This is what politics has become, but it’s now a stale formula. People see through that now. They’ve heard it all before and though they may have fallen for it the first half dozen times they’re now awake to it. This is the new political reality: the electorate is angry, and they’re through with being treated like fools. The shonky backroom deals and cynical compromises have been exposed.

I seriously doubt that Shorten and polling minions are oblivious to this. They live in a bubble, and there is an inherent arrogance that has them believe they know better – which is one of the central things the people have rejected.

Stop playing games. Speak to truth. Show what you believe in. Expose your values. Be vulnerable. Risk something. This is what people want now.

I don’t know that Shorten has that in him, but it’s what the electorate are clamouring for. Shorten is of the machine. He is created by it and has the mentality of it. It was a mistake when the party powerbrokers rejected the vote of the members and installed Shorten ahead of Albanese. Albo is tough and smart, but he’s earthy too, and real. He’s an old fashioned Labor idealist too – he believes in things (and was mentored by one of my all-time favourite politicians, Tom Uren – a great man).

Labor is ahead in the polls now, but no guarantee he will be when the next election comes. Albo would be ahead of Shorten if leader, and has the credibility and authenticity to carry it to election day. One sure thing, when that day comes there will be more surprises unless someone – Turnbull or Shorten – is prepared to make a difference.

To resist, or not to resist


A couple of nights ago, on his way home from work, one of the guys here was set upon by two muggers. There was no physical violence, it was all threat, but the threat was real and confronting. Both of the muggers wielded axes.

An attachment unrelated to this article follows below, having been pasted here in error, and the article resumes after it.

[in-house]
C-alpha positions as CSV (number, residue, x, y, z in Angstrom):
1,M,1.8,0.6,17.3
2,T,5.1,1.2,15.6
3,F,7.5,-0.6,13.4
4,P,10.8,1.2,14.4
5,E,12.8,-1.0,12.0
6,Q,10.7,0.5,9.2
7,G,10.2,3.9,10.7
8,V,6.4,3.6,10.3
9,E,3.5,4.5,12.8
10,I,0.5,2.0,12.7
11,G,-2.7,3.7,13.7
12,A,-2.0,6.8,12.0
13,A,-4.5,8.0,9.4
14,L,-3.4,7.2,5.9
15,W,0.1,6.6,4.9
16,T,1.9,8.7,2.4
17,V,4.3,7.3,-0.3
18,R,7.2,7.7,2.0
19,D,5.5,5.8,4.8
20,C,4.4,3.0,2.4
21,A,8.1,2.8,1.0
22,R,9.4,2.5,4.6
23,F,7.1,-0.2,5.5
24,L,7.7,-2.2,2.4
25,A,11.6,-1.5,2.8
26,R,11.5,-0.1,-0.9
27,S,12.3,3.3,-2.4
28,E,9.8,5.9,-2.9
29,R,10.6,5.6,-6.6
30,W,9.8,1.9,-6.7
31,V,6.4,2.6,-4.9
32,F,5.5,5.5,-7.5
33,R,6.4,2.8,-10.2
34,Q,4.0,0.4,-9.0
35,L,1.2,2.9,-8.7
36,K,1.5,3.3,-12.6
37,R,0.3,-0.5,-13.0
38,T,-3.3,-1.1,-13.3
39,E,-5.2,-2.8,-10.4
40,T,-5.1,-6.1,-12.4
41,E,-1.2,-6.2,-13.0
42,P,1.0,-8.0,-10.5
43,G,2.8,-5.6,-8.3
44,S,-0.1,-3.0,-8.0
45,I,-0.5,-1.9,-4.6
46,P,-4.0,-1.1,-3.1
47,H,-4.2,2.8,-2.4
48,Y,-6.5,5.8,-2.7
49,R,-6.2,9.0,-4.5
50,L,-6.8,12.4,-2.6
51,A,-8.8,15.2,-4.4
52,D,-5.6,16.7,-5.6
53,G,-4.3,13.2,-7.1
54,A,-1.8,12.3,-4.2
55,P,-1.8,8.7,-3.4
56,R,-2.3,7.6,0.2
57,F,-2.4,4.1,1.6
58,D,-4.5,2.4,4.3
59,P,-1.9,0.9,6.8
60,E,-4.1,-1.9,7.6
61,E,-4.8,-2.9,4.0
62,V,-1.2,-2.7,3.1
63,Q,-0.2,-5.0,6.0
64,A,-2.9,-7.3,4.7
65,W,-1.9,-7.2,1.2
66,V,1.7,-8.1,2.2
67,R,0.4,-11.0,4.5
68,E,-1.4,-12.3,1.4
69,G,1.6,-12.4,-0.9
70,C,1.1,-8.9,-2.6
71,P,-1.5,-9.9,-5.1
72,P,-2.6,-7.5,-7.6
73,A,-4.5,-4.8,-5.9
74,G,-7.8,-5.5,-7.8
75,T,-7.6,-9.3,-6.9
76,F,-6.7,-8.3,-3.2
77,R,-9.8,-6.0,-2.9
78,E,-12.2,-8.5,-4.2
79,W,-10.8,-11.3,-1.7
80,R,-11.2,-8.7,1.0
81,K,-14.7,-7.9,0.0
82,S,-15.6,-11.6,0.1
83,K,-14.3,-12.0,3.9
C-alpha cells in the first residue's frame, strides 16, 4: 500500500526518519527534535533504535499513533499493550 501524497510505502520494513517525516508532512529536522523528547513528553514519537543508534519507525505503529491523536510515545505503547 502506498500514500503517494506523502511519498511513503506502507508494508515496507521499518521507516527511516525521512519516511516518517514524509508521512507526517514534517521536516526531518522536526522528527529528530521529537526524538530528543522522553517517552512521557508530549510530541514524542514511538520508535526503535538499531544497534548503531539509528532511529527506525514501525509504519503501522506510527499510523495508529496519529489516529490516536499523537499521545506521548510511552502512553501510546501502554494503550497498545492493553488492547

Their victim is a pleasant, gentle soul, much more a lover than a fighter and so he handed over his wallet and hurried home. With a young family he packed up and spent the night at his in-laws. Understandably shaken he didn’t come into work yesterday. I caught up with him this morning to venture my concern. He’s okay, though the encounter is undeniably disturbing, and has the potential to be disturbing for quite some town.

Crimes like this seem to be more common, though it may be we are more aware of them, or they are reported on more often. The general view is that these are the times we live in. Law and order, always a hot potato, is a big ticket item right now. I don’t agree with everything being said, or even much of it, but I understand the rhetoric.

On hearing of this encounter I was initially shocked. You know these things happen, but there is a distant between you and these events. Then it happens to someone you know and it becomes far more real.

After the initial shock I wondered how I would react if faced with the same situation. I know the sensible thing is to do what he did and be compliant and passive, handing over my valuables and walking away. That is, if you like, the rational, sensible approach. I pride myself on being rational at least, and in conversations around law and order would rather take a calm and unemotional approach to it. It’s easy to be outraged, but it only distorts the truth. The solution comes not from emotion, but reason.

I suspect that if I was in a similar situation all of that would be forgotten. I’m well known, even notorious, for being stubborn (surprisingly so). Much of that comes from a rational place. If something is true and worthy then I will stand up for it, but undeniably there is an aspect of ego to it.